Normally, when an agreement cannot be reached on right of way acquisition, the state can resort to imminent domain proceedings. But in this case, condemnation is not an option because the state cannot condemn federal property.
"Our process is, and this is all in state law, that for any typical project we do an appraisal," said Degges. " We make an offer and if the property owner thinks it's a fair price then we buy the property. If they don't think that the price is fair, it goes to the attorney general's office for condemnation. Probably about 75% of the property we buy in a given year, we negotiate and people negotiate with us. About 25% of what we buy goes through the condemnation proceedings. There's nothing bad about condemnation. It's just that's the process used to make sure that people have the ability to feel that they're getting the appropriate value for their real estate. In this particular case, since the property is owned by the Corps of Engineers, the United States government has sovereign immunity over the state of Tennessee. In other words, we cannot condemn the federal government. So since we're kind of in a disagreement, the question is can we condemn the property? The Corps of Engineers has determined that we cannot condemn their lessee. So that's kind of got us in a situation here. Not only is the project contingent on us getting the right of way, but the Corps of Engineers also issues us water quality permits. So we can't finish up the permitting process nor can we get the right of way to actually build the project until the issue is resolved," said Degges.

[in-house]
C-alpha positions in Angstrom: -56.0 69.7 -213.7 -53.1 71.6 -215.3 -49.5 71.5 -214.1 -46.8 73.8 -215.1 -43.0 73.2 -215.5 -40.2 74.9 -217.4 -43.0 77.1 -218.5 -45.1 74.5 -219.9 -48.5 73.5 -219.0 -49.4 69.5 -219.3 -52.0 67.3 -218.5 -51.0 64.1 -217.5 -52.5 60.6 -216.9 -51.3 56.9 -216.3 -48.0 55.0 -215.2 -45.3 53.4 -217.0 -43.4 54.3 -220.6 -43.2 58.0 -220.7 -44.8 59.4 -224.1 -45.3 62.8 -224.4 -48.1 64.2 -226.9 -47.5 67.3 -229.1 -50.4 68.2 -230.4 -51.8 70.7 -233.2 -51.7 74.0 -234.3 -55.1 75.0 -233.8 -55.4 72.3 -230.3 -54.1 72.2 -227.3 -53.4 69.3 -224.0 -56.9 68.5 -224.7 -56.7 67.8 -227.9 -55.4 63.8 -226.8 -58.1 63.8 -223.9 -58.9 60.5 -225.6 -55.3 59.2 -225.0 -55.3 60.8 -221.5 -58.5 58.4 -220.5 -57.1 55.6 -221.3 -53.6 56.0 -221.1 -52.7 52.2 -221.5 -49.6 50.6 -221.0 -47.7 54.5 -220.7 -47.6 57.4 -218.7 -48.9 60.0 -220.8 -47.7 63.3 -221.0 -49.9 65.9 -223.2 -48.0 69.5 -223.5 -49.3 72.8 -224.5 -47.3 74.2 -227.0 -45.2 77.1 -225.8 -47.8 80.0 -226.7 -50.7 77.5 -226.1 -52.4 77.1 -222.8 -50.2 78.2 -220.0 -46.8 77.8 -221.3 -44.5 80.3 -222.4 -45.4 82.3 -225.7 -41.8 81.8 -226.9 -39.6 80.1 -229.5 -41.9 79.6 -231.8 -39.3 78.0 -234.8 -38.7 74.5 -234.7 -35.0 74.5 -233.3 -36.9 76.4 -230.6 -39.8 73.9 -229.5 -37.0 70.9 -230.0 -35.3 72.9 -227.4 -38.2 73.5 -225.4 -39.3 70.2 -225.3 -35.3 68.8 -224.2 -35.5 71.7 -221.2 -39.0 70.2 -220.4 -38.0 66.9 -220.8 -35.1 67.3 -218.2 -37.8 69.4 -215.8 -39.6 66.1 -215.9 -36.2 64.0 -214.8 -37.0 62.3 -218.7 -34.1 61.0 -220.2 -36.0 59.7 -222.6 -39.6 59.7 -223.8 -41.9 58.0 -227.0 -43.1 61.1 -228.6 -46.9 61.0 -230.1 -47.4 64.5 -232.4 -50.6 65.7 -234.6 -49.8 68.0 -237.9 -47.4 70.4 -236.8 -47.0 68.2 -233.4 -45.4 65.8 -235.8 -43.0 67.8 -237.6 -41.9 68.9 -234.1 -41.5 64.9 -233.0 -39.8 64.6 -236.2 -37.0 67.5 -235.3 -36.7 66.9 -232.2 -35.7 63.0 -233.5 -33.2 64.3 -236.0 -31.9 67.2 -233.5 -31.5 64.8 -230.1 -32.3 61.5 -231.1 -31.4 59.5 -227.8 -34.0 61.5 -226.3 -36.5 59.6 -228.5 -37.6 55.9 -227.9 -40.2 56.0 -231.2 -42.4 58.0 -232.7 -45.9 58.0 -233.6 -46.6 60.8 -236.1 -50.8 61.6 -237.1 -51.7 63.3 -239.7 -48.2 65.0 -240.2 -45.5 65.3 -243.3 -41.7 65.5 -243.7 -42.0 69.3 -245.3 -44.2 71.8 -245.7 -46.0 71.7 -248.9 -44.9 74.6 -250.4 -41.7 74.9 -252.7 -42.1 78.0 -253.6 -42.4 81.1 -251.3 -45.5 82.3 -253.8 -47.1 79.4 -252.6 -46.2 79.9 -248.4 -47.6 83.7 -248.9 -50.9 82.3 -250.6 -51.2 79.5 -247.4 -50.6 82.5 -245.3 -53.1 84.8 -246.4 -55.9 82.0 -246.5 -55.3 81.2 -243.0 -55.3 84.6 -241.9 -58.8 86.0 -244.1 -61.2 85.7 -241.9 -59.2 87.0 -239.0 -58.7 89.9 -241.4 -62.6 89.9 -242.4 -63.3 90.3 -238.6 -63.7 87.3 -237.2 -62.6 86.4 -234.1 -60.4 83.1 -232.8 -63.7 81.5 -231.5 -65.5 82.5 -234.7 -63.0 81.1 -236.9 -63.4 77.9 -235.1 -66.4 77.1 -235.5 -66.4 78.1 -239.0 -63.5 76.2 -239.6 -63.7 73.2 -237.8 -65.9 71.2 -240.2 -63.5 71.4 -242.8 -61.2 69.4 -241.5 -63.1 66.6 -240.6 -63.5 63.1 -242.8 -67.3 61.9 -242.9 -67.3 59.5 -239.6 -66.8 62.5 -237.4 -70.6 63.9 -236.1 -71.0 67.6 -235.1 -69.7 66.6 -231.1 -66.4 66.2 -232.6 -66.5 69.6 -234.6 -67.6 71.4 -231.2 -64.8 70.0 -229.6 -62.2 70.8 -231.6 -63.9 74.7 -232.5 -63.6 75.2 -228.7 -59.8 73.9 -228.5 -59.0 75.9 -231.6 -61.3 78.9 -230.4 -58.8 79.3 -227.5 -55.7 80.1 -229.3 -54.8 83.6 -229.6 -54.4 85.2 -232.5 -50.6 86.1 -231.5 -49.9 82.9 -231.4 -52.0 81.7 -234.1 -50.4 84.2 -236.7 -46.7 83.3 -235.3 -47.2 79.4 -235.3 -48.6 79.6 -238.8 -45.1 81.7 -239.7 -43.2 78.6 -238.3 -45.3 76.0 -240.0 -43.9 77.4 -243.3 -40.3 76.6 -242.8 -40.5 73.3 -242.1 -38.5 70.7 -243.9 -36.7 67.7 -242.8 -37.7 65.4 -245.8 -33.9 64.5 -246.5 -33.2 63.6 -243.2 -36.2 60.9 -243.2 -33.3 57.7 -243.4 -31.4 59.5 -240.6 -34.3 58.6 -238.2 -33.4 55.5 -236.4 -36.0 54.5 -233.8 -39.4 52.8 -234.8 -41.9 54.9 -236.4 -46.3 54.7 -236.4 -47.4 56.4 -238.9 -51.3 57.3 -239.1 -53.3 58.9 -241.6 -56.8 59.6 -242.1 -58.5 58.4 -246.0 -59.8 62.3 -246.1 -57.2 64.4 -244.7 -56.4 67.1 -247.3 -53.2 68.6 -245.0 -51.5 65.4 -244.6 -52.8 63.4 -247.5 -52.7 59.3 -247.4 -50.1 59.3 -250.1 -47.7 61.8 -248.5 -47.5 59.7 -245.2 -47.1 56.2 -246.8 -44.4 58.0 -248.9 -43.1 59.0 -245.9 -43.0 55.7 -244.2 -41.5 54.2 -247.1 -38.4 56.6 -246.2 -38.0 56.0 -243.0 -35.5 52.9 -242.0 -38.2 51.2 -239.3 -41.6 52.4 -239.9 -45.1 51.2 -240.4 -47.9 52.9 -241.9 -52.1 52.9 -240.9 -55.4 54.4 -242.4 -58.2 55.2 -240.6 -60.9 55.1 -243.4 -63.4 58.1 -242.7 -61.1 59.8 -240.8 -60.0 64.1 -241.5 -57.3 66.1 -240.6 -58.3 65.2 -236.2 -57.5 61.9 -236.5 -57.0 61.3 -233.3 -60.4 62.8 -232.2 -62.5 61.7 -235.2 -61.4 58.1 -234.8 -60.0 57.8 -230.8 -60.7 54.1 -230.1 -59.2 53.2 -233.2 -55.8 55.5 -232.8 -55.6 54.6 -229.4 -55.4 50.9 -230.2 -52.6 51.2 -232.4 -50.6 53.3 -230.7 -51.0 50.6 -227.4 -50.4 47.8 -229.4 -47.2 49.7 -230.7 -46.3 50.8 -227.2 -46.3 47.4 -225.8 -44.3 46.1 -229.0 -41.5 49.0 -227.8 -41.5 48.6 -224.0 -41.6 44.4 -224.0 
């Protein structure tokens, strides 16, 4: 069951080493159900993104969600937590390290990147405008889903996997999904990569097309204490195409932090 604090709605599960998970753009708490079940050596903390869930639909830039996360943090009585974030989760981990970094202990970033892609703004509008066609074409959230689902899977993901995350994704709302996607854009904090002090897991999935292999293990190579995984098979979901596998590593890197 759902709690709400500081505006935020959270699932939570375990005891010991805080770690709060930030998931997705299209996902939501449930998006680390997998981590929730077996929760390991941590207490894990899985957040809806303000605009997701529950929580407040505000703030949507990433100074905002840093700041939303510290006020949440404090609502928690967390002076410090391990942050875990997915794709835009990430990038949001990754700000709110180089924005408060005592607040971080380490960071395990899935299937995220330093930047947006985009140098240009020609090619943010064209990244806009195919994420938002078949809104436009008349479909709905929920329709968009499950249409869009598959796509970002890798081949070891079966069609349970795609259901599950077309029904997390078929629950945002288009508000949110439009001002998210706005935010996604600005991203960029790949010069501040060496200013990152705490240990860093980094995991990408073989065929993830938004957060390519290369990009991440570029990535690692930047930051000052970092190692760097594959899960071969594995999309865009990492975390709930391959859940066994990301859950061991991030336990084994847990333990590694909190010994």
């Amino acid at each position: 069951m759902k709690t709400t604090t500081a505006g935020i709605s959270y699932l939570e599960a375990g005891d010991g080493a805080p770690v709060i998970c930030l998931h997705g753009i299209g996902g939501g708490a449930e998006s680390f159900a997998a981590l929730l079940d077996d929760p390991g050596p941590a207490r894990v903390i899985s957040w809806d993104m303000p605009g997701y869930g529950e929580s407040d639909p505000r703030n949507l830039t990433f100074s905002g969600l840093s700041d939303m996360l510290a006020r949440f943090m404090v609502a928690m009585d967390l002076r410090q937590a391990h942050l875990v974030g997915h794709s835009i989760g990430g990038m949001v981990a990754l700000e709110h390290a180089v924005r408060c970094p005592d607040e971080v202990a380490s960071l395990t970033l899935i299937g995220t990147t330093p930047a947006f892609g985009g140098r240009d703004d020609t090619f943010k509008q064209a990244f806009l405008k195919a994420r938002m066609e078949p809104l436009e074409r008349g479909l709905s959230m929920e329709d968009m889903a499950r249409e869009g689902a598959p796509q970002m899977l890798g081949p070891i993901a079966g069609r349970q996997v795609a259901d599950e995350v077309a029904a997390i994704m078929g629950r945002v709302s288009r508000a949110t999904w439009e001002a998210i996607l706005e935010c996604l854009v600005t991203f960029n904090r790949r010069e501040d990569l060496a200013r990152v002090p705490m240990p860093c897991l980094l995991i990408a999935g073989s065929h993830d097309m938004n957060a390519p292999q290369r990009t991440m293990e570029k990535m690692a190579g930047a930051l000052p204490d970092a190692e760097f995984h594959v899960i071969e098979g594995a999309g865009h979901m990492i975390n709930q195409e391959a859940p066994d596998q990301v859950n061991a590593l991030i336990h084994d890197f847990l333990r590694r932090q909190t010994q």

Representative Weaver said it isn't right for any business to hold a road or bridge project "hostage" in this manner. "Any business, whether you're having a highway built in front of you or a bridge, its maybe going to be a little inconvenient for you. That's just a part of life. What a marina or any business cannot do is hold the Department of Transportation hostage and say ‘well I'm not going to let you do this (build a bridge) because I'm going to miss "x" amount of money in business. That is unconstitutional. But if something like that could proceed then its almost as ludicrous to say ‘okay now that the bridge is done or now that the new road is in, you as a business now need to pay the Department of Transportation for all the new business and the increased traffic you will get'. That's not going to happen," she said.